In the navbar, there are options to sort by title or by date:
The “Store document” button opens the form for adding a new files. It’s a standard web form:
Although I originally built this to handle scanned PDFs, I get a lot of correspondence electronically – for example, I get my bank statements from an online portal, not in the post. I want to keep all those documents alongside my scanned papers, so I store them in docstore too, and the source URL lets me track where I downloaded a file from.
The “Show tags” button shows a list of tags in the current view. Clicking any one of the tags will filter the documents to ones that have that tag:
This list is context-dependent: if I’ve already applied a tag query, it shows me the list of tags for documents that match my query. For example, if I selected the “programming” tag, I’d only see the tags used by files that are tagged with “programming”.
What’s my current scanning procedure?
When I get a piece of paper, this is what I do with it:
- I scan it with my document scanner, and get a PDF
- I upload the PDF to docstore, adding some appropriate tags
- If the page has sensitive information, like my bank details, I shred it. If it’s not sensitive, say marketing material, it goes in the paper recycling.
I try to scan everything the day it arrives, so I don’t build up a backlog.
I use semi-structured tags, with a common prefix to group similar tags. Here are some examples of what my tags look like:
I run several instances of docstore, each one for a different type of document:
- Home correspondence. Letters, bills, insurance documents, that sort of thing.
- Manuals and reference documents. Whenever I get a new appliance, I download the manual from the manufacturer website. Docstore makes it easy to find, and then I can use full-text search on the PDF to answer specific questions.
- Old schoolwork. I haven’t looked at some of my school books in over a decade, so I recently scanned them all and recycled the paper. I kept a small number of representative books as mementos, but I didn’t need four boxes worth.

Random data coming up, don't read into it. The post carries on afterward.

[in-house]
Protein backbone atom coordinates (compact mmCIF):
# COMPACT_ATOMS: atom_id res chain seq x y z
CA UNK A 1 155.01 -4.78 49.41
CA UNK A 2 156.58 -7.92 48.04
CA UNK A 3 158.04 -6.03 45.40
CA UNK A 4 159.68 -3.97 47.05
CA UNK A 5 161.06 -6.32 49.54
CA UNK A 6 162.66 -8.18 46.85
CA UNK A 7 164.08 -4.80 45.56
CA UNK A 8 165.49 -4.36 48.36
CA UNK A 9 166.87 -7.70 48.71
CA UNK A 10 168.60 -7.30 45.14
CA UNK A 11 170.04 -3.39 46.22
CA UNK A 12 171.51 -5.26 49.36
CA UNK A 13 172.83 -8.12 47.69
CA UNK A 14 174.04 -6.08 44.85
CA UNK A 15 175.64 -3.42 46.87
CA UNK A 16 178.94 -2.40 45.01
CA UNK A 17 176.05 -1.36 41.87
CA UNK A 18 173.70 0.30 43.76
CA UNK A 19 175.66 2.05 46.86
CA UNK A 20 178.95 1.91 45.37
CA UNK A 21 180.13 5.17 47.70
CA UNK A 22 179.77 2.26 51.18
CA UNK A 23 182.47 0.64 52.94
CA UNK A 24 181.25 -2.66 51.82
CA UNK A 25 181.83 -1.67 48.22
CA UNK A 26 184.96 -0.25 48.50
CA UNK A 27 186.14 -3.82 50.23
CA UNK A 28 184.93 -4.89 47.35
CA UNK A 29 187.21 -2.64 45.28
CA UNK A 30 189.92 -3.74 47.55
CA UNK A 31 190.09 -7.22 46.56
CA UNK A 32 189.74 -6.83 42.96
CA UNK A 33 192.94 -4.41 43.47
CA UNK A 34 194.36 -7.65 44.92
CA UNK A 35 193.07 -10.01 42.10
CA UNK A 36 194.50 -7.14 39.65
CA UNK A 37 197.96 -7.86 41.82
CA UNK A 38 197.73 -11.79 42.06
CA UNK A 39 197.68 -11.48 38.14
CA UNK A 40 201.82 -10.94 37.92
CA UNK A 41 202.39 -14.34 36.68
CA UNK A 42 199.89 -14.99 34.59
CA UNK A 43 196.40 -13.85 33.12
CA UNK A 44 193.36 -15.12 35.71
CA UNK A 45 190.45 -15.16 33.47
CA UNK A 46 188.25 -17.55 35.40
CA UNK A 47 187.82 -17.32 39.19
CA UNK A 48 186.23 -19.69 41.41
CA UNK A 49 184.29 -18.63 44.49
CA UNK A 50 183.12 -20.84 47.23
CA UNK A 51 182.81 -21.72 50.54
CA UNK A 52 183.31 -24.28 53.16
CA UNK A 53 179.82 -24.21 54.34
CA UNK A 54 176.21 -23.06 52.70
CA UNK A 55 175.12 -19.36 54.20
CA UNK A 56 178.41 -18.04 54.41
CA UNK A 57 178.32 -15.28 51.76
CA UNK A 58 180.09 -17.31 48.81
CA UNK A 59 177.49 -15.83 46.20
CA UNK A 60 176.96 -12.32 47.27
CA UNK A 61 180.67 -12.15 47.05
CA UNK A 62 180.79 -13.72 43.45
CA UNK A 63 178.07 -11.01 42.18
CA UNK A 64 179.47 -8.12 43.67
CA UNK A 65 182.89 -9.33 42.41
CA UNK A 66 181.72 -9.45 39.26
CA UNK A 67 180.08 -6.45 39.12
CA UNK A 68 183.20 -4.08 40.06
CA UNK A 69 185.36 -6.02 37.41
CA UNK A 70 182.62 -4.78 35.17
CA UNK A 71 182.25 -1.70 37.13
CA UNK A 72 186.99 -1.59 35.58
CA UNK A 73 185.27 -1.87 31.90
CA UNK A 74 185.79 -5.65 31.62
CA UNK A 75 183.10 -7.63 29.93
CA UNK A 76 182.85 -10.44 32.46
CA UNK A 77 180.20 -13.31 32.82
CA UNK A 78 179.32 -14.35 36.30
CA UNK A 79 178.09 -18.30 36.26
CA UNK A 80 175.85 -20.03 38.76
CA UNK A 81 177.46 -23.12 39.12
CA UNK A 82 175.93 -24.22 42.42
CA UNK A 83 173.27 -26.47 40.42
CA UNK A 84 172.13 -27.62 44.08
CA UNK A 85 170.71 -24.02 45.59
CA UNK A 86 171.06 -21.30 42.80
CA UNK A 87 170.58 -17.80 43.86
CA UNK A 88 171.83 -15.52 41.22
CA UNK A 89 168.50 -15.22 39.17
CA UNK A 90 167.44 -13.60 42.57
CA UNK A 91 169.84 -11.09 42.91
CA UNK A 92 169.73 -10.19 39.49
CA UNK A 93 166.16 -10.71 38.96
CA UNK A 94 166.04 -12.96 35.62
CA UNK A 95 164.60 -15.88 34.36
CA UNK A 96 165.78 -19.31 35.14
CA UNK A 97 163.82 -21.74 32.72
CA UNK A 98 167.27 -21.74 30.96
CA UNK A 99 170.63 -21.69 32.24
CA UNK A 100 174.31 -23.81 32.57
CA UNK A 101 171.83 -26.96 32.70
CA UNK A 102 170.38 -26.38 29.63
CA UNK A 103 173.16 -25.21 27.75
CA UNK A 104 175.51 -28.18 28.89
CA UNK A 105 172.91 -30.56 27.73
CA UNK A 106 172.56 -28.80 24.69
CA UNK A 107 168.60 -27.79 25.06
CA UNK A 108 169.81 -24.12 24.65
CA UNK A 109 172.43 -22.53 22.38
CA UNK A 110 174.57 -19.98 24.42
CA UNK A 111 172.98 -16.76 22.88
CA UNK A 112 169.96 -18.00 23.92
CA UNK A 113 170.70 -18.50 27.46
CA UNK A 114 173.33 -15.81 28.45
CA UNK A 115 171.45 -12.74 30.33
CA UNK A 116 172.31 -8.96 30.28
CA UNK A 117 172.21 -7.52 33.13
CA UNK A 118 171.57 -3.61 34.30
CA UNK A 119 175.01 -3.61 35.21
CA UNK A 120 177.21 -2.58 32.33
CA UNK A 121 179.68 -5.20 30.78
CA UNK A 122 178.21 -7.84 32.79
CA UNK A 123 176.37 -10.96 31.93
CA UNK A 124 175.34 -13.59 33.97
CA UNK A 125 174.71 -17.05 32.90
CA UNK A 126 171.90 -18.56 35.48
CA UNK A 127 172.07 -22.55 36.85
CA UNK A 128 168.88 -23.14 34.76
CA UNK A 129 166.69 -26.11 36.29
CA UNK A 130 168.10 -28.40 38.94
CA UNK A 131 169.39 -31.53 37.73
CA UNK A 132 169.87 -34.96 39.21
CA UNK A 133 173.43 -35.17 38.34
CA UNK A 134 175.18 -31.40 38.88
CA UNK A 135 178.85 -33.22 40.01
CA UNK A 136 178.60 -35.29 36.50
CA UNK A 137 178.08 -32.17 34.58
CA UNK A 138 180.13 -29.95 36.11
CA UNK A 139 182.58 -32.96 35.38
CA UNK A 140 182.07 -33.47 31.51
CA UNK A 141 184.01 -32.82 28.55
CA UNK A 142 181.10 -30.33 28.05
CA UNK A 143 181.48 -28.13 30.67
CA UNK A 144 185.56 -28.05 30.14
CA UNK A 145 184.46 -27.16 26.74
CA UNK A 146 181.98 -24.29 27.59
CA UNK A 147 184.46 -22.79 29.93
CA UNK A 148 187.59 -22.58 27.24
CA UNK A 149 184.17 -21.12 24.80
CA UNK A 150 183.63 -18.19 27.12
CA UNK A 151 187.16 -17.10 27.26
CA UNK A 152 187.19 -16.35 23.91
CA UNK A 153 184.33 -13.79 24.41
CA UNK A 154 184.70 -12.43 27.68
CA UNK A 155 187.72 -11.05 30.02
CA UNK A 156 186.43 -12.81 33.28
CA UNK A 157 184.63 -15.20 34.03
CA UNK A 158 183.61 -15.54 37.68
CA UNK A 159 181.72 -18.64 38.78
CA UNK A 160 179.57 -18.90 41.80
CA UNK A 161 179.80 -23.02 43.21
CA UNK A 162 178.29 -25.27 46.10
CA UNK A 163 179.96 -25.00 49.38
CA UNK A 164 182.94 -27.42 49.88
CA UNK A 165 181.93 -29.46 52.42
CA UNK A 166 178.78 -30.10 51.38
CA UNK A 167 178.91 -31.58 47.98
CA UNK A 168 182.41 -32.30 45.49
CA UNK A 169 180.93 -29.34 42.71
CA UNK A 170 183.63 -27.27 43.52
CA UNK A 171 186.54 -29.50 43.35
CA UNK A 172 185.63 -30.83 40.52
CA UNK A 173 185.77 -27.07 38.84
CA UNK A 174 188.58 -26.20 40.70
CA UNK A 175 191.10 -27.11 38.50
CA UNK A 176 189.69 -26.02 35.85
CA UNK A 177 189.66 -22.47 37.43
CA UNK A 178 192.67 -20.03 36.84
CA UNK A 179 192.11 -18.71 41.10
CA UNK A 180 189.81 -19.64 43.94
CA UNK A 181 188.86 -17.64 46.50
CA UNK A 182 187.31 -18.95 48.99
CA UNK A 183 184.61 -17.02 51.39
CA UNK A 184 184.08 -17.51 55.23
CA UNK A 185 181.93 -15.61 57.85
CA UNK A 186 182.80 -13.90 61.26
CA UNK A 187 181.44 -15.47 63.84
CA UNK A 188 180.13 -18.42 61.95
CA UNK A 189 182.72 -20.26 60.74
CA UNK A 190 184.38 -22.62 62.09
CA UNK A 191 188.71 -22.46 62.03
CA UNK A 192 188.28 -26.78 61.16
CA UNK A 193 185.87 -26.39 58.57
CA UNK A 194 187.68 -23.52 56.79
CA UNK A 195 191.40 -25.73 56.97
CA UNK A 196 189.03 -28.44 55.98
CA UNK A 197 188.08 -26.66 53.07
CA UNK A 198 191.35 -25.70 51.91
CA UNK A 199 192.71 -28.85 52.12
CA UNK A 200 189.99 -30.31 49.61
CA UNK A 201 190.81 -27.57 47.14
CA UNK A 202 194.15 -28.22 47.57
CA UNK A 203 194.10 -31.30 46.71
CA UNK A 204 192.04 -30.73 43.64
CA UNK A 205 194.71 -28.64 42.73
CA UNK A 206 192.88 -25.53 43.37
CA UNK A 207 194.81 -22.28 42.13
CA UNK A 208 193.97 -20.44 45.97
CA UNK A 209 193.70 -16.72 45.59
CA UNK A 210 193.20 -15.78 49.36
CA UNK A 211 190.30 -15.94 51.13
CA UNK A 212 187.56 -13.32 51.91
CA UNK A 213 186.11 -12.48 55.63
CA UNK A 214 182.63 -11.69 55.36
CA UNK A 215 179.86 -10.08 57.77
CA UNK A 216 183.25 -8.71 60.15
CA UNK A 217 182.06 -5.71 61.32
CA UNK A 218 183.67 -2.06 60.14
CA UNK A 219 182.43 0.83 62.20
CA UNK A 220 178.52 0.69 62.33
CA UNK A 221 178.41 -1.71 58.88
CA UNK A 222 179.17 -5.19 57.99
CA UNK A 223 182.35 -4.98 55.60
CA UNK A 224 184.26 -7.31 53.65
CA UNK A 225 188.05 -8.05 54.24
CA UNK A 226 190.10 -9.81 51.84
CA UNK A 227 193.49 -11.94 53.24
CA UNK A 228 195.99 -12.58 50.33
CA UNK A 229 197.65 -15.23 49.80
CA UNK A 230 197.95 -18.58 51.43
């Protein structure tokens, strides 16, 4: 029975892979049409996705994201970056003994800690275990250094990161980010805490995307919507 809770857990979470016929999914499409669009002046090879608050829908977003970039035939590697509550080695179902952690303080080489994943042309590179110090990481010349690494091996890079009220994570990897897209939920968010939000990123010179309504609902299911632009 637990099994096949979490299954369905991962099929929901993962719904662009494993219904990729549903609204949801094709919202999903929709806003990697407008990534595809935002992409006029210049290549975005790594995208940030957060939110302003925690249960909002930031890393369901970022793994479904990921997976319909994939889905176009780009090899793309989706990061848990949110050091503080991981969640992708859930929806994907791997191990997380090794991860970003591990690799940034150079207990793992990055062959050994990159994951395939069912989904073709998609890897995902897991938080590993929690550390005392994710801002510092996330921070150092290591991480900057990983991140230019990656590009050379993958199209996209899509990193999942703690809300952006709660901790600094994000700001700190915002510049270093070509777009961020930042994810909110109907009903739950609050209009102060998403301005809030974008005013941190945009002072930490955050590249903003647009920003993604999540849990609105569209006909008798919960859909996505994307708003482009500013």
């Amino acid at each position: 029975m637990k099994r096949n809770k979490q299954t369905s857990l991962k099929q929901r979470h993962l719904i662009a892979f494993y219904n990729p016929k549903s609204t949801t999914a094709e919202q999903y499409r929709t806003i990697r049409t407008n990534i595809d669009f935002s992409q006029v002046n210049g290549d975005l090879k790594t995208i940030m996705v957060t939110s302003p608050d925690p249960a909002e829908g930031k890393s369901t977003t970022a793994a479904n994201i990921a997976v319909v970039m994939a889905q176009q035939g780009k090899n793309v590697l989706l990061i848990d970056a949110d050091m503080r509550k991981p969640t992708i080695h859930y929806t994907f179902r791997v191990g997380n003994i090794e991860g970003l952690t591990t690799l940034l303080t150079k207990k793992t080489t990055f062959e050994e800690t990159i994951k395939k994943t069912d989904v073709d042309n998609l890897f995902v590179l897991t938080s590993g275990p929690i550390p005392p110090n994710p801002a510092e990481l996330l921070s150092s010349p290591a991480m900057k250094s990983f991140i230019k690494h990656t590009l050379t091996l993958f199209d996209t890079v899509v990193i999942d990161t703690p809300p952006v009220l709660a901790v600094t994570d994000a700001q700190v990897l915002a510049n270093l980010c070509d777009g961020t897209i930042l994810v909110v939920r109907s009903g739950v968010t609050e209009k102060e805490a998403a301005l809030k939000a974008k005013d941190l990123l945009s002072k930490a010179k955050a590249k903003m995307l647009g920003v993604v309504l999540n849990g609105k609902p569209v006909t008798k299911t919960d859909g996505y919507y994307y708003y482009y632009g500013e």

- Work documents. I run an instance on my work laptop, so I can manage any documents I need for work in the same way – but the files never have to leave the corporate network.
At time of writing, I’ve got 1585 PDFs with 23,795 pages, and most of the original paper has been recycled. It’s a big saving!
How can you do this yourself?
Buy a document scanner, decide how you want to organise, start scanning!
If you want to buy a document scanner, I like my Canon ImageFORMULA and I’d be happy to buy another from the same line. I also trust recommendations from Wirecutter, who discuss the topic in more detail.
It’s worth thinking about how you’ll organise your scans before you start scanning your existing paper – whether you use keyword tagging like me, some files and folders, or something else. Depending on what you decide, it might be much easier to organise as you go along, rather than build up a big backlog, so sort that out early!
If you want to run docstore yourself, the code and deployment instructions are all on GitHub: https://github.com/alexwlchan/docstore
If you enjoyed this post, you might also want to read:
Designing better file organization around tags, not hierarchies, by Nayuki. This is a detailed essay about a design for a filesystem that’s based entirely around keyword tagging, not hierarchies. This essay informed some of the internal design decisions in docstore.
Situated Software, by David MacIver. Although I didn’t mention the term above, docstore feels like a good example of situated software.